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Scottish Green Party urges voters to back ‘hope’

Maggie Chapman wants Scots to reject what she called the politics of fear put forward by Ukip. Picture: Contributed

Maggie Chapman wants Scots to reject what she called the politics of fear put forward by Ukip. Picture: Contributed

  • by ANDY PHILIP
 

The Scottish Green Party has called on voters to back its message of “hope” in an attempt to send the party’s first MEP to Brussels.

Candidate Maggie Chapman, who grew up in Zimbabwe, wants Scots to reject what she called the “politics of fear” put forward by Ukip.

The two parties occupy opposite ends of the political spectrum but are both vying for the sixth and final seat to represent Scotland in the May 22 poll.

Three separate opinion polls taken in April suggest Ukip has more support, putting them as high as 10%, compared with the Greens at a high of 6%.

Ms Chapman compared the different approaches of the two parties at the Greens’ official European Parliament election launch in Edinburgh.

“Who wins the European election will send a message about the kind of Scotland that we want, the kind of priorities that Scots have for our country,” she said.

“A vote for the Greens, a vote for us, signals a vote for the politics of hope.

“We choose a just economy, a welcoming country, a nation of peace - not the opposite, the notions that Ukip stands for, the politics of fear which marginalise people, which divide people. That is not the kind of Scotland in Europe that we want.”

Green co-convener Patrick Harvie, a Glasgow MSP, went further by branding Ukip racist.

“Most people don’t want to vote for a racist party, and it’s important that the true values of a party like that are exposed and that people understand what it really represents,” he said.

Ukip leader Nigel Farage is expected to formally launch his party’s campaign in Edinburgh tomorrow.

Mr Farage wants to take a united Britain out of the EU while the Greens support the campaign for an independent Scotland as a full EU state.

Ms Chapman, who is a councillor in Leith, Edinburgh, works as a lecturer at Napier University.

She drew on her background, saying: “I came to Scotland in 1998 and have chose to make this my home ever since. I cannot imagine living anywhere else.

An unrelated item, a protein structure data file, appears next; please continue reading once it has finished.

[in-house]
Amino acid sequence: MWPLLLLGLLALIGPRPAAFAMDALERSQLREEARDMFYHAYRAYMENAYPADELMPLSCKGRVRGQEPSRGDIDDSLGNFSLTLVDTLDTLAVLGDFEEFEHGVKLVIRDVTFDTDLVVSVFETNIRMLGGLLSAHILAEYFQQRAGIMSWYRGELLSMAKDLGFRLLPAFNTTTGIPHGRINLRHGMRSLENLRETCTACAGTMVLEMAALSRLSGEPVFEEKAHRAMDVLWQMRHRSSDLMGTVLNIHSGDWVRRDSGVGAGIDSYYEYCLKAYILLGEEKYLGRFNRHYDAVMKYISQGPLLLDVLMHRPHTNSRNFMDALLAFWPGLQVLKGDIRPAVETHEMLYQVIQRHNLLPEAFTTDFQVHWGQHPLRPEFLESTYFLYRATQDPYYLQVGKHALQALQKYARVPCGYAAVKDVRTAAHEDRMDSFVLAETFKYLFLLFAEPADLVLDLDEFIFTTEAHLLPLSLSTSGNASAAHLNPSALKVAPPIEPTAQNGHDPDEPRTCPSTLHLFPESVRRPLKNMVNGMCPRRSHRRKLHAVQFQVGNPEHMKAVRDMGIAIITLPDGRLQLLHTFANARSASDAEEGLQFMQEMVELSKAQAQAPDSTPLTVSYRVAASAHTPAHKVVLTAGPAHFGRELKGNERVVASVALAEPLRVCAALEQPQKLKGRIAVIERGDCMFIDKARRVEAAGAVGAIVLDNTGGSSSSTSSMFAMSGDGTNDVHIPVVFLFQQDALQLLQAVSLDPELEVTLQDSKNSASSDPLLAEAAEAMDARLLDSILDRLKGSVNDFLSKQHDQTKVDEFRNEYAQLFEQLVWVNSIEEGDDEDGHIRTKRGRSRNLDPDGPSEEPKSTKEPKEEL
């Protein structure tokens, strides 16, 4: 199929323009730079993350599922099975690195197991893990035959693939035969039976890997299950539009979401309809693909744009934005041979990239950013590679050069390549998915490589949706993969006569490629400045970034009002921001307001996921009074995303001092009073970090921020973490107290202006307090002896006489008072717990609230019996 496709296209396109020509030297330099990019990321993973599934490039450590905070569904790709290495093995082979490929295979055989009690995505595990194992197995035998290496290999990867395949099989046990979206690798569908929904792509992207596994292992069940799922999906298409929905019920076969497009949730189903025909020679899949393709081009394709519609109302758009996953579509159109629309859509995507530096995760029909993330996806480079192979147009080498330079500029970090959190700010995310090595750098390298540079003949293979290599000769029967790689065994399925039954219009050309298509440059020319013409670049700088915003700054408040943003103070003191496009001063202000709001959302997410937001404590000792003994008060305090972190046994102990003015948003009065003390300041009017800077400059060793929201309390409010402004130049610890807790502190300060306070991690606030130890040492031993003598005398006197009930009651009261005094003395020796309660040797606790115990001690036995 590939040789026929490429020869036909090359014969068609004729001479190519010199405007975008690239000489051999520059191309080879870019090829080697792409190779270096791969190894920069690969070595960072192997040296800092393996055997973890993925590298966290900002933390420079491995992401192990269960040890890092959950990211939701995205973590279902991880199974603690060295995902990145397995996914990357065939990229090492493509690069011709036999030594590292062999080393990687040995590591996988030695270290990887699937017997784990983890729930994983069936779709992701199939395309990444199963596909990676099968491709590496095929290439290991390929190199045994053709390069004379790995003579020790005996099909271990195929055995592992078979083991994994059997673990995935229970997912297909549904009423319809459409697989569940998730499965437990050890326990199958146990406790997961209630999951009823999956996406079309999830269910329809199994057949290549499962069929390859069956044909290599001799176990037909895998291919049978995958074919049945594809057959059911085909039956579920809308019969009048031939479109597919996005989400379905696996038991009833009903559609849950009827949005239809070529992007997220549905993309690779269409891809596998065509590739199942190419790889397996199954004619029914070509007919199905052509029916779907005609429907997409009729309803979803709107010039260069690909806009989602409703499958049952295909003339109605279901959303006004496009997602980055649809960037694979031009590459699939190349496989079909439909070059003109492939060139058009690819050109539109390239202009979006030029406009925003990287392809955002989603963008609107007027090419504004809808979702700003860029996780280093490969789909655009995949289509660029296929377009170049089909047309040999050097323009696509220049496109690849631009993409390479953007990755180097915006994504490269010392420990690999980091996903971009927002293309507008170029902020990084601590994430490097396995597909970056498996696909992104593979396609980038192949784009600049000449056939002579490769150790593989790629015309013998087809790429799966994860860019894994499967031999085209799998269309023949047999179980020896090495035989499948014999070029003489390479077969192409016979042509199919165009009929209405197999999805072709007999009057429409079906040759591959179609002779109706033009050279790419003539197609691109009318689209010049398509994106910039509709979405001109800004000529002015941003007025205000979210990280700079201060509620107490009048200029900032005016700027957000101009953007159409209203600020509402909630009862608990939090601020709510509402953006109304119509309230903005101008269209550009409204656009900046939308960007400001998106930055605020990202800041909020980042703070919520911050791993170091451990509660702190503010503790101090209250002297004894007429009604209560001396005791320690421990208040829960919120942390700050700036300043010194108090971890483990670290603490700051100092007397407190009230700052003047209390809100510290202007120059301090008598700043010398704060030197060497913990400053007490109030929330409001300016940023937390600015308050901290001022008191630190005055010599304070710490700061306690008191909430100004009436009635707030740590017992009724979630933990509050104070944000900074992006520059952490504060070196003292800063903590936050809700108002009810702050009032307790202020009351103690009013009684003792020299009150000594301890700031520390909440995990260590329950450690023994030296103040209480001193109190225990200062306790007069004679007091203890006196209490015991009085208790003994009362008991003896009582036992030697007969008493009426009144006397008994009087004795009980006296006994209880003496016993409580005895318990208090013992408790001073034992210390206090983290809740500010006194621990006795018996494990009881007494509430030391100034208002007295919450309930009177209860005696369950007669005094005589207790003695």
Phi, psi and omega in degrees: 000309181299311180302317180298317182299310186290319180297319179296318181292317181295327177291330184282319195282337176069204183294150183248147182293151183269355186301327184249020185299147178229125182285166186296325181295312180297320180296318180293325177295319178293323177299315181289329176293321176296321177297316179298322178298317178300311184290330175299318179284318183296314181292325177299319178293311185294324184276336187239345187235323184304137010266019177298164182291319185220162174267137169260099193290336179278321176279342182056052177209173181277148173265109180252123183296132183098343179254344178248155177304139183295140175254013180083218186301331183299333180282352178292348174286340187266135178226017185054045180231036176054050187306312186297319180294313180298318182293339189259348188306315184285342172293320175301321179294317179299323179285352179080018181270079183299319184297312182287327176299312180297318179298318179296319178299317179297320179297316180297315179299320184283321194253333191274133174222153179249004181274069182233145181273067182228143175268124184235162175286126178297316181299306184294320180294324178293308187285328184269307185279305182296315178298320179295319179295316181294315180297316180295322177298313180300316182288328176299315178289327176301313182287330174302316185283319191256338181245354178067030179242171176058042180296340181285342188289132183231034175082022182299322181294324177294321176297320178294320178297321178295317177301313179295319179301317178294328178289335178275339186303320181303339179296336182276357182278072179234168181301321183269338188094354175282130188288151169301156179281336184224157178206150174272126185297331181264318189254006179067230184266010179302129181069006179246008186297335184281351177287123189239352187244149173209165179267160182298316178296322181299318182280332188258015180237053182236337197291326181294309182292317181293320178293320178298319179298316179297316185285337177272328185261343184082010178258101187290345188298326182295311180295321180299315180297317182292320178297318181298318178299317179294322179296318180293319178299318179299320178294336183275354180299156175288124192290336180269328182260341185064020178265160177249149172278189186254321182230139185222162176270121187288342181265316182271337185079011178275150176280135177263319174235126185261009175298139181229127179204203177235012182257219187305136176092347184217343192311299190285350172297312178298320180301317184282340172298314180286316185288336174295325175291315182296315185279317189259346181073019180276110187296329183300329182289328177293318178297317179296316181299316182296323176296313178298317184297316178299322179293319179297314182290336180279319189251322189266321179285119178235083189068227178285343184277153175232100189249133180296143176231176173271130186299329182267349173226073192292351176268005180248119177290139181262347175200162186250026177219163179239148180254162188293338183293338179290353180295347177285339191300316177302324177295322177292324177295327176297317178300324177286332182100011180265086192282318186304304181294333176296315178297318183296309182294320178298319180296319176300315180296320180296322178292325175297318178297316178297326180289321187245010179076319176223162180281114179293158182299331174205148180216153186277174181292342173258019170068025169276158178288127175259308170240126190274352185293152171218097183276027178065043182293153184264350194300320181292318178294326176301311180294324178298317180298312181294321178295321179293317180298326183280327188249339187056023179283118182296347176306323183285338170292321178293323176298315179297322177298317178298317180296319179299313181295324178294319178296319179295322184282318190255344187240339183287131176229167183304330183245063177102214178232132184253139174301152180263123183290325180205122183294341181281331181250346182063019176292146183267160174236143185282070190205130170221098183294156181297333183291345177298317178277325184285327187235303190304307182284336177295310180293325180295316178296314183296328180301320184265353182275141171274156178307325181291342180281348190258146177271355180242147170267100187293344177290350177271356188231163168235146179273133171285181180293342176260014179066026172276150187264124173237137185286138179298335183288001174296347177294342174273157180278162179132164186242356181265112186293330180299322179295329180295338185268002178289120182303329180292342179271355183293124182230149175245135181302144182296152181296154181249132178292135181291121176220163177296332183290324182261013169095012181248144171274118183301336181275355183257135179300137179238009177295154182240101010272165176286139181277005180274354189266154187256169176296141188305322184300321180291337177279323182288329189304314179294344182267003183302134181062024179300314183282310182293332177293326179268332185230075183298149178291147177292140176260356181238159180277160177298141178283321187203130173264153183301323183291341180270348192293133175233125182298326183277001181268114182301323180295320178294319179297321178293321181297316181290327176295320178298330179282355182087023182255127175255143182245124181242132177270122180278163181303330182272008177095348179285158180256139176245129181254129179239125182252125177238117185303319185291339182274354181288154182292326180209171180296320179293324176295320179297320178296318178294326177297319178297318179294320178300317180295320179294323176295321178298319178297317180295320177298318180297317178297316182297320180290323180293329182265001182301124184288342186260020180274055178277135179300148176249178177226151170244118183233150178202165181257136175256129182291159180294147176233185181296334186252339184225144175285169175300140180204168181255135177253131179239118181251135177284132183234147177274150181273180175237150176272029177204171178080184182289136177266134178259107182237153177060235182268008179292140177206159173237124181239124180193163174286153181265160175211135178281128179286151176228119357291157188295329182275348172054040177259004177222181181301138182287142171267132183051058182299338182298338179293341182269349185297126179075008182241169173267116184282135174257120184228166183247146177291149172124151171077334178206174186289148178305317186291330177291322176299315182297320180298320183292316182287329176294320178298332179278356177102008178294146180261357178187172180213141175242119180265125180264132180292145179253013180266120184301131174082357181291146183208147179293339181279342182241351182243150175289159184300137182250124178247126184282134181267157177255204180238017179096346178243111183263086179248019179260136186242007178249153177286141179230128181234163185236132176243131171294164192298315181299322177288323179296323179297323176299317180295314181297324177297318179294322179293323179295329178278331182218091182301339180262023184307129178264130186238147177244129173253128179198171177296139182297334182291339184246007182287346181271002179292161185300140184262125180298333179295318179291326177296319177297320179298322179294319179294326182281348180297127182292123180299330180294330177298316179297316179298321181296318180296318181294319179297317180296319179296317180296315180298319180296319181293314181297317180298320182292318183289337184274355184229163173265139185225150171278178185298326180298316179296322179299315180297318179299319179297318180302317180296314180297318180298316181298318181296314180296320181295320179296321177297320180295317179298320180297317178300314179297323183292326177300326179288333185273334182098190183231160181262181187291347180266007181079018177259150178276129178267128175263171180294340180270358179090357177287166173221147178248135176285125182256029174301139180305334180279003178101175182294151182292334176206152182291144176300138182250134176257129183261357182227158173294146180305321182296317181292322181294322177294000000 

“For the last seven years I’ve represented the people of Leith in Edinburgh as their local Green councillor and I’ve worked in the universities of our capital where I see daily the enormous benefit to our economy, society and culture that institutions which welcome staff and students from across the world bring.

“When I say I passionately believe that the movement of people between countries is good for our society, good for our economy, please believe that I mean it.”

The Green manifesto pledges opposition to Nato membership, wants more reliance on renewable energy and wants to put public services such as railways in public hands.

Ms Chapman said an independent Scotland would be able to make a difference in the EU.

“It’s not about nationalism,” she said.

“I’m as interested in workers in Scotland, in Edinburgh, in Leith, as I am in the rights of workers of Portugal and Spain.

“Europe gives us the opportunity to co-operate on things that should be European wide.”

Greens pioneered limits on bankers’ bonuses, she said.

The other main parties in Scotland have already launched their campaigns.

Labour leader Johann Lamont said the campaign should not be seen as an extension of the referendum campaign.

First Minister Alex Salmond said that Westminster representation in the European Union had ‘’let Scotland down time and time again’’.

Liberal Democrat candidate George Lyon says his party offers genuine support for the UK and for EU membership.

Some commentators suggest a drop in support for the Lib Dems puts the Greens or Ukip in contention for a seat.

 

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